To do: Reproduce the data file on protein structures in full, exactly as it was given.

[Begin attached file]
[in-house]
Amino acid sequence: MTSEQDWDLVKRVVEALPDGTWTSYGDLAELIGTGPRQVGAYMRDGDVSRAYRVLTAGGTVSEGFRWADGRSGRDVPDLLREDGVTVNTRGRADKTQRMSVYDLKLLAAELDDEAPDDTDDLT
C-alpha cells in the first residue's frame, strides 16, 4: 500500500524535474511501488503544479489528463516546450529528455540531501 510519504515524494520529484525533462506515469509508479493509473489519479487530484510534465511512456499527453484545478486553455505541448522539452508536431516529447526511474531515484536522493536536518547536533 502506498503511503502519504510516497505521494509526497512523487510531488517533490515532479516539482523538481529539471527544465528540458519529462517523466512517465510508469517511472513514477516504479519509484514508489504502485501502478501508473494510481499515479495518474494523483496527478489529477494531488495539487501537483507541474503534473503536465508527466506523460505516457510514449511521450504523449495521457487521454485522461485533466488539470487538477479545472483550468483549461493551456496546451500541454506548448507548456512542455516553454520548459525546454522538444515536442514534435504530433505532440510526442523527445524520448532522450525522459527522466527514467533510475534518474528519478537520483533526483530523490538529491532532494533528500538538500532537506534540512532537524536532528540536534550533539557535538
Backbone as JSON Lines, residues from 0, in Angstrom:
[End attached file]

[in-house]
Amino acid sequence: MTSEQDWDLVKRVVEALPDGTWTSYGDLAELIGTGPRQVGAYMRDGDVSRAYRVLTAGGTVSEGFRWADGRSGRDVPDLLREDGVTVNTRGRADKTQRMSVYDLKLLAAELDDEAPDDTDDLT
C-alpha cells in the first residue's frame, strides 16, 4: 500500500524535474511501488503544479489528463516546450529528455540531501 510519504515524494520529484525533462506515469509508479493509473489519479487530484510534465511512456499527453484545478486553455505541448522539452508536431516529447526511474531515484536522493536536518547536533 502506498503511503502519504510516497505521494509526497512523487510531488517533490515532479516539482523538481529539471527544465528540458519529462517523466512517465510508469517511472513514477516504479519509484514508489504502485501502478501508473494510481499515479495518474494523483496527478489529477494531488495539487501537483507541474503534473503536465508527466506523460505516457510514449511521450504523449495521457487521454485522461485533466488539470487538477479545472483550468483549461493551456496546451500541454506548448507548456512542455516553454520548459525546454522538444515536442514534435504530433505532440510526442523527445524520448532522450525522459527522466527514467533510475534518474528519478537520483533526483530523490538529491532532494533528500538538500532537506534540512532537524536532528540536534550533539557535538
Backbone as JSON Lines, residues from 0, in Angstrom: